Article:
tive policies have had a disproportionate impact on some minority groups, particularly black youngsters, an important issue that is explored in depth in Chapter 6.
Crime policies in the United States have been moving in the direction of treating juveniles as adults, even though many young people continue to grow up in settings that “fail to provide the resources, the supports, and the opportunities essential to a healthy development and reasonable preparation for productive adulthood” (National Research Council, 1993a:2)—settings that put young people at high risk for delinquency. In 1997, 40 percent of all those living below the poverty level in the United States were under the age of 18 (Snyder and Sickmund, 1999). Structural changes in society, including fewer two-parent homes and more maternal employment, have contributed to a lack of resources for the supervision of children's and adolescents' free time.
Government policy on juvenile delinquency must often struggle with the appropriate balance of concern over the healthy development of children and adolescents who violate the law and a public desire to punish criminals. This tension between rehabilitation and punishment when dealing with children and adolescents who commit crimes results in an ambivalent orientation toward young offenders. Criminal acts must be suppressed, condemned, and punished. Nevertheless, children and adolescents who commit criminal acts must be educated and supported in a growth process that should be the objective of government policy for all young people, including young offenders.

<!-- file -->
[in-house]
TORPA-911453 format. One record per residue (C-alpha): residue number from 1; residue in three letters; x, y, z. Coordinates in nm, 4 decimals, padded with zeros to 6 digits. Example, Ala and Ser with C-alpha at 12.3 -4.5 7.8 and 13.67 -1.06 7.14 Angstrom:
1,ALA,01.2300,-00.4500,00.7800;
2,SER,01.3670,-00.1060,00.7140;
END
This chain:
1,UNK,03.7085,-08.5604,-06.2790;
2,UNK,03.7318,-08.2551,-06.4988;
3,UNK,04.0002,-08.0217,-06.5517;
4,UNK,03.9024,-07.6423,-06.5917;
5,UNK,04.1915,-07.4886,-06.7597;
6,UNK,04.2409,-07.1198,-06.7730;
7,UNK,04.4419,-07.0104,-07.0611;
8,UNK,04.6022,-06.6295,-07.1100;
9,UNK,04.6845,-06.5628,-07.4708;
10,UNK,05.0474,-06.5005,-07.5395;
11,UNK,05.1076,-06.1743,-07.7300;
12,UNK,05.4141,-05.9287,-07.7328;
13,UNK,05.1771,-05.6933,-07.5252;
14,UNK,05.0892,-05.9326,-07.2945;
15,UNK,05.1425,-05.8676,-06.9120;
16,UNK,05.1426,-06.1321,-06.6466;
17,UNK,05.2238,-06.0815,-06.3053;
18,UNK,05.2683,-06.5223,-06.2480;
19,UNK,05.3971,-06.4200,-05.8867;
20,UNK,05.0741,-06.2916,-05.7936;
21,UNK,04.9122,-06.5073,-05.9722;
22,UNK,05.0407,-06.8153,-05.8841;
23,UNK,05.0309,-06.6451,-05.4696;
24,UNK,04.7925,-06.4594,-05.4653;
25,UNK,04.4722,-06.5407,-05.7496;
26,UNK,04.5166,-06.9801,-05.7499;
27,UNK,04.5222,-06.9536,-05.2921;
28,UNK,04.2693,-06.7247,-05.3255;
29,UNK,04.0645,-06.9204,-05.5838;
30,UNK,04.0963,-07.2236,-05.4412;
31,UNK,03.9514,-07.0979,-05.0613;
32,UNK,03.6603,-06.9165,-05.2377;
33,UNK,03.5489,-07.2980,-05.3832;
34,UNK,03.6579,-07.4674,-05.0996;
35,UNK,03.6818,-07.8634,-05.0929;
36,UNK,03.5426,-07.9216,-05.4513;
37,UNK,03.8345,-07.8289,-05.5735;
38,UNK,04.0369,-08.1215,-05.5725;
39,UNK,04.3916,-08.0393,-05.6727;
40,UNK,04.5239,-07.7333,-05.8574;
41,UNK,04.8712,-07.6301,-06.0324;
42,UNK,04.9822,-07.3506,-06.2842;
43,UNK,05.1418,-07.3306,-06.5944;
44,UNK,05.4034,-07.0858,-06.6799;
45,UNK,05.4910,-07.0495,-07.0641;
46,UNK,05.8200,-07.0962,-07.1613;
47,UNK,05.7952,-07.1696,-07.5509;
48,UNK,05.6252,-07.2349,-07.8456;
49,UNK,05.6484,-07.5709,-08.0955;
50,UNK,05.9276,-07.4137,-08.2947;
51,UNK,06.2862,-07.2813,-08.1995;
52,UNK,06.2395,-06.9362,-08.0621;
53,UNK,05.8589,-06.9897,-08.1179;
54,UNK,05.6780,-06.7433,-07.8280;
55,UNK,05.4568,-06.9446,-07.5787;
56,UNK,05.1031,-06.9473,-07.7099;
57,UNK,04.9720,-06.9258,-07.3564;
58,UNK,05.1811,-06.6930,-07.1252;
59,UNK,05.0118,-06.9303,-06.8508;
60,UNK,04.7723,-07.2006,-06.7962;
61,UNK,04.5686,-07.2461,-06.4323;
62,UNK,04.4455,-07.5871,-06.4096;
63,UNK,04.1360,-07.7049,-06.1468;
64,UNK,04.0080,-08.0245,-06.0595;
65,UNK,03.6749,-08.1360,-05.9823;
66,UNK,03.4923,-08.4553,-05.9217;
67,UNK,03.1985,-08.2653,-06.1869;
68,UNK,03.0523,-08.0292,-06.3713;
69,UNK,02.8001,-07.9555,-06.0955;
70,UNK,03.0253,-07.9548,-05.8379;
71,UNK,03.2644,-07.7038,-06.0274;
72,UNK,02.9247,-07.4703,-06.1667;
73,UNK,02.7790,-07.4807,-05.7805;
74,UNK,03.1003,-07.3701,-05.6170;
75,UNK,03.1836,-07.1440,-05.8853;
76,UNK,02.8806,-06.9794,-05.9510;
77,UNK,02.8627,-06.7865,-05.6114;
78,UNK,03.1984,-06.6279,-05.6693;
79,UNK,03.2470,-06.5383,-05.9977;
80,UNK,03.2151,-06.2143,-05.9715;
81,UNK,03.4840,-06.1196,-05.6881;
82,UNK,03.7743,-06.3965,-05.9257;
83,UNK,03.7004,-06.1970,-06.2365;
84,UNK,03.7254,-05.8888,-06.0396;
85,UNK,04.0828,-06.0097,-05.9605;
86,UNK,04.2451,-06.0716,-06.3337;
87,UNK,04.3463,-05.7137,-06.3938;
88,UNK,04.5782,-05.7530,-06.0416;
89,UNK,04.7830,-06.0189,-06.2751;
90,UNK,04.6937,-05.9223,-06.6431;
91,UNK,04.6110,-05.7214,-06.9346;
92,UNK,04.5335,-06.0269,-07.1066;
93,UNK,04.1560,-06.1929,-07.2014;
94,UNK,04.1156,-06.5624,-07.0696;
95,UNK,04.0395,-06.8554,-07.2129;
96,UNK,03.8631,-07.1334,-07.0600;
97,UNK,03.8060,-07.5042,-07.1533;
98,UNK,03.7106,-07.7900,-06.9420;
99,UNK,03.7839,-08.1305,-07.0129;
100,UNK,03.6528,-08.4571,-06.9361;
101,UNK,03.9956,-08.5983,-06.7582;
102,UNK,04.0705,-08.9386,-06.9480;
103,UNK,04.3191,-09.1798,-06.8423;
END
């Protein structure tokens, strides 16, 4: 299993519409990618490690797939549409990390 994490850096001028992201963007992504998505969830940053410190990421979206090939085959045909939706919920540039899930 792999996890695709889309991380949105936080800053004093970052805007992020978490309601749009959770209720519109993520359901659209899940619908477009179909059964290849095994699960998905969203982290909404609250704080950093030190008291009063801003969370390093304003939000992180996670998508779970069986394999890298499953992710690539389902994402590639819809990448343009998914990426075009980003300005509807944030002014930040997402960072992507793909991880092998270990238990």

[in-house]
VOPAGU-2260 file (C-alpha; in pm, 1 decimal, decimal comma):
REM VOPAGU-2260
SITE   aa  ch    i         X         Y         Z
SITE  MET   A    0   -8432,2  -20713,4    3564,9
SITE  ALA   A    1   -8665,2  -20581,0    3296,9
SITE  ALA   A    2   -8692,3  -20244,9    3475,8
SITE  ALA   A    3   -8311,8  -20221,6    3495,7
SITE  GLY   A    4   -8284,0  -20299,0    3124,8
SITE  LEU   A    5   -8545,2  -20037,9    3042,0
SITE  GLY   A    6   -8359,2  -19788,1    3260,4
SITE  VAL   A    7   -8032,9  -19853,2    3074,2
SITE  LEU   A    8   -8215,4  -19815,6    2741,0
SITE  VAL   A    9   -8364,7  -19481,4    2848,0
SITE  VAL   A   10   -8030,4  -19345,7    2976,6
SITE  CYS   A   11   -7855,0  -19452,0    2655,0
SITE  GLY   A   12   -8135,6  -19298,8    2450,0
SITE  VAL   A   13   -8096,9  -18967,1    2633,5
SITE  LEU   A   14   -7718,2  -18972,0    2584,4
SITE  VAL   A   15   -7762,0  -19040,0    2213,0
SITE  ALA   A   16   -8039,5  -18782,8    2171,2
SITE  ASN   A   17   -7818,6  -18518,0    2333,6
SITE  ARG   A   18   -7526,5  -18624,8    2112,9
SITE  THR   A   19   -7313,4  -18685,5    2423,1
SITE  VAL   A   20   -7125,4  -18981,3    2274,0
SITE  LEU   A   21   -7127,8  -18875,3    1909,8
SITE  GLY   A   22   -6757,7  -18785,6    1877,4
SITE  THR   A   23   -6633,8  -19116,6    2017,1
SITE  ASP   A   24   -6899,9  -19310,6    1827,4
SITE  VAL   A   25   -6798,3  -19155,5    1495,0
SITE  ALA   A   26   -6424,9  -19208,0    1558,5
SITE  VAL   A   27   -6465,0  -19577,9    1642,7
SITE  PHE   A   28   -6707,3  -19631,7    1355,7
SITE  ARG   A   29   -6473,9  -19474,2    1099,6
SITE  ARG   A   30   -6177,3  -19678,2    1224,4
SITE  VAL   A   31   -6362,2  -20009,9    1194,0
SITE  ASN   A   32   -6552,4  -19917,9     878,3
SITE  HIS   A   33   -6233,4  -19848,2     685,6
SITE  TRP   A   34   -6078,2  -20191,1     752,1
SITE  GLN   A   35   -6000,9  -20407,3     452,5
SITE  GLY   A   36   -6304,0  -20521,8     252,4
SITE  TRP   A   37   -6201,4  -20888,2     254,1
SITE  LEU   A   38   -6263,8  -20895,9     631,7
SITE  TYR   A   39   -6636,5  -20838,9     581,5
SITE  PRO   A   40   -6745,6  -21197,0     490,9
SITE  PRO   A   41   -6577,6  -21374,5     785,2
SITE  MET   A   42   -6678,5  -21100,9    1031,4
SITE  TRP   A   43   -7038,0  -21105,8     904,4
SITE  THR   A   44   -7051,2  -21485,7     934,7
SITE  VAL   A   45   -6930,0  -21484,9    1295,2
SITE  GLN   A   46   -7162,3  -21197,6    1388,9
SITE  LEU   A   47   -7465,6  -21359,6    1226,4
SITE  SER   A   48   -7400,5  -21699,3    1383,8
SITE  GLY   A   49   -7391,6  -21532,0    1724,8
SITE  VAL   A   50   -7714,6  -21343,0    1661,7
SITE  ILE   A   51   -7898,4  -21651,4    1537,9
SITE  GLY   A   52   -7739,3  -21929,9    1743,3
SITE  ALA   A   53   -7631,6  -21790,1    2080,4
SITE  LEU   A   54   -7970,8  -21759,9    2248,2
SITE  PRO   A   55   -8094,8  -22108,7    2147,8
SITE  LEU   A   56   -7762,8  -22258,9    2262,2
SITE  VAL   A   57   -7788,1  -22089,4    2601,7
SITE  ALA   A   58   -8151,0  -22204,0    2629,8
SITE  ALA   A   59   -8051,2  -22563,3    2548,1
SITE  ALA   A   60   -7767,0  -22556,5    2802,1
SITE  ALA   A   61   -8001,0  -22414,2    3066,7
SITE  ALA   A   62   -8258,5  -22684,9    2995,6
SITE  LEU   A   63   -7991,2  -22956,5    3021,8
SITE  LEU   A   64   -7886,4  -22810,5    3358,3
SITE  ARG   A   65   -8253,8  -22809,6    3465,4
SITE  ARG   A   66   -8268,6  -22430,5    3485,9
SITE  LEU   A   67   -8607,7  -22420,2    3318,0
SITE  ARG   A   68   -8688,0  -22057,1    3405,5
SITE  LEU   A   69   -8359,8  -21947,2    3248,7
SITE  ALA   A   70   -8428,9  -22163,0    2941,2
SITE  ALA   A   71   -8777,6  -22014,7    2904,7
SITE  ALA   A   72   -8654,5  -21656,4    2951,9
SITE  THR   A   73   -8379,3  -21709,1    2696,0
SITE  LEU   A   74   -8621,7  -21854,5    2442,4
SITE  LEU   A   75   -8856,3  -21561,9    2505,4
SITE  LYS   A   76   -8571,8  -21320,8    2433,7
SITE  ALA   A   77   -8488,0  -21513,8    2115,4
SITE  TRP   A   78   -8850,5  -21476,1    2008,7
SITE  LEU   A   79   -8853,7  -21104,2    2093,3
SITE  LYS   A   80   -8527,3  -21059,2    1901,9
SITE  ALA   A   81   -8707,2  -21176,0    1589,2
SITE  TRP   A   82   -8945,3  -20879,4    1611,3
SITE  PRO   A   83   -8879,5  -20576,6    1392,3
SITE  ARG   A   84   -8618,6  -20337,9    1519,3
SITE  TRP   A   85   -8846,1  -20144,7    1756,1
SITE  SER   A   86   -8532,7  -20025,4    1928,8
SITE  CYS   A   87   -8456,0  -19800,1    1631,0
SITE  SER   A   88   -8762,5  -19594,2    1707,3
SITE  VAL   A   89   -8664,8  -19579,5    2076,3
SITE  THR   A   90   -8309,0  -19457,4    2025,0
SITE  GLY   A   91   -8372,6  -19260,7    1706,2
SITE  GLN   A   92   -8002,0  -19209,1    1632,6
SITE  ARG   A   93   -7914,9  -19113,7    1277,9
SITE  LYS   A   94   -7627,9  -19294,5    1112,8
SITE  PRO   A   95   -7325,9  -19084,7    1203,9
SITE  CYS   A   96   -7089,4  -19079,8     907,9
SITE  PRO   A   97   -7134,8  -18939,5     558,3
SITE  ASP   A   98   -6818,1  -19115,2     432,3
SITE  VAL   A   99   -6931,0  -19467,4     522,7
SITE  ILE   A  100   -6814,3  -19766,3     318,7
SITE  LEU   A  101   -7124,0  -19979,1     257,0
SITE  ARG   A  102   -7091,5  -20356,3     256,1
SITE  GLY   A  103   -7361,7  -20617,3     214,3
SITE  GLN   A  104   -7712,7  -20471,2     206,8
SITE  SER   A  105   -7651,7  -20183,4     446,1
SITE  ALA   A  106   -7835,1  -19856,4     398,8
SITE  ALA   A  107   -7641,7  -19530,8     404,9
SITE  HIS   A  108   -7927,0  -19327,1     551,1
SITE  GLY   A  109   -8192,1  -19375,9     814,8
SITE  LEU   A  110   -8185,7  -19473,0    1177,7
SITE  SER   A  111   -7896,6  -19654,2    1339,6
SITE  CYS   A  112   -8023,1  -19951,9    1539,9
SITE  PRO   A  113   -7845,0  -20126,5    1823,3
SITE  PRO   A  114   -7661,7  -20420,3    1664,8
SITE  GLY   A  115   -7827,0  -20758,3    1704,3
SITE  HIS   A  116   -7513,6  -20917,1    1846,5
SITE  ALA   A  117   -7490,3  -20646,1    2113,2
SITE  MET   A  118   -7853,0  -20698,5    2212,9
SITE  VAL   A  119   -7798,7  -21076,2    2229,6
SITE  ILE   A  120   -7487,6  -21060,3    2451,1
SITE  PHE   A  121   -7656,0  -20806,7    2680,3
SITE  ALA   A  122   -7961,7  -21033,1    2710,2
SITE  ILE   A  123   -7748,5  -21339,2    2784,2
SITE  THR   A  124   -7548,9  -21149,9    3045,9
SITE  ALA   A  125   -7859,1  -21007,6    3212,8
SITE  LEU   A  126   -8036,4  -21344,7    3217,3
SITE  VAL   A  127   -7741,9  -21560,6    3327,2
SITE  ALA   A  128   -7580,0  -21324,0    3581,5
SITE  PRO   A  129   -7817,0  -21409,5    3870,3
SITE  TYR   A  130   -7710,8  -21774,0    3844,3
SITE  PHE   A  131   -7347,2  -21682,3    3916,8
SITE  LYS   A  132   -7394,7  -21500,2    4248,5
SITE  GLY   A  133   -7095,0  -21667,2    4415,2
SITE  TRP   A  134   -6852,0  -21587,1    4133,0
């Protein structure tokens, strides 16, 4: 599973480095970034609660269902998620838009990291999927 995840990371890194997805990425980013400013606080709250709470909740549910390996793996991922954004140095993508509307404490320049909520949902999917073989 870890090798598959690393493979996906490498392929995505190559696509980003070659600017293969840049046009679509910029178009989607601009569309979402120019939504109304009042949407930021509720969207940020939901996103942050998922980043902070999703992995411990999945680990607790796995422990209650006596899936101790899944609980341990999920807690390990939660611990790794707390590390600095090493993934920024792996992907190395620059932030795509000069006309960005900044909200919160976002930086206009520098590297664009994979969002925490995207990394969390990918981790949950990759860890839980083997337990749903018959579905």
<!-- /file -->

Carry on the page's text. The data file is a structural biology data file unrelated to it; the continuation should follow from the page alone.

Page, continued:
A number of cognitive and social features of childhood and adolescence influence the content of juvenile crime policy. Historically, children under the age of seven have been considered below the age of reason, and therefore unable to formulate the criminal intent necessary to be held accountable for criminal offenses. In practice, children younger than age 10 are rarely involved in the juvenile justice system. Arrests of those younger than 10 years old account for less than 2 percent of all juvenile arrests. By the age of 16 or 17, most adolescents are deemed to have sufficient cognitive capacity and life experience to be held accountable for intended wrongful acts. How to deal appropriately with those who commit crimes between the ages of 10 and 17 is the issue faced in juvenile crime policy. Adolescence is a period of dating, driving, and expanding social networks—all choices that can produce positive or negative consequences for the adolescent and the community. Public policies in the areas of education, medical care, alcoholic beverage control, and juvenile crime reflect beliefs that adolescents have not acquired the abilities or capacities necessary for adult status. Creating the appropriate public policy for a period of semiautonomy is no small task (Zimring, 1982). To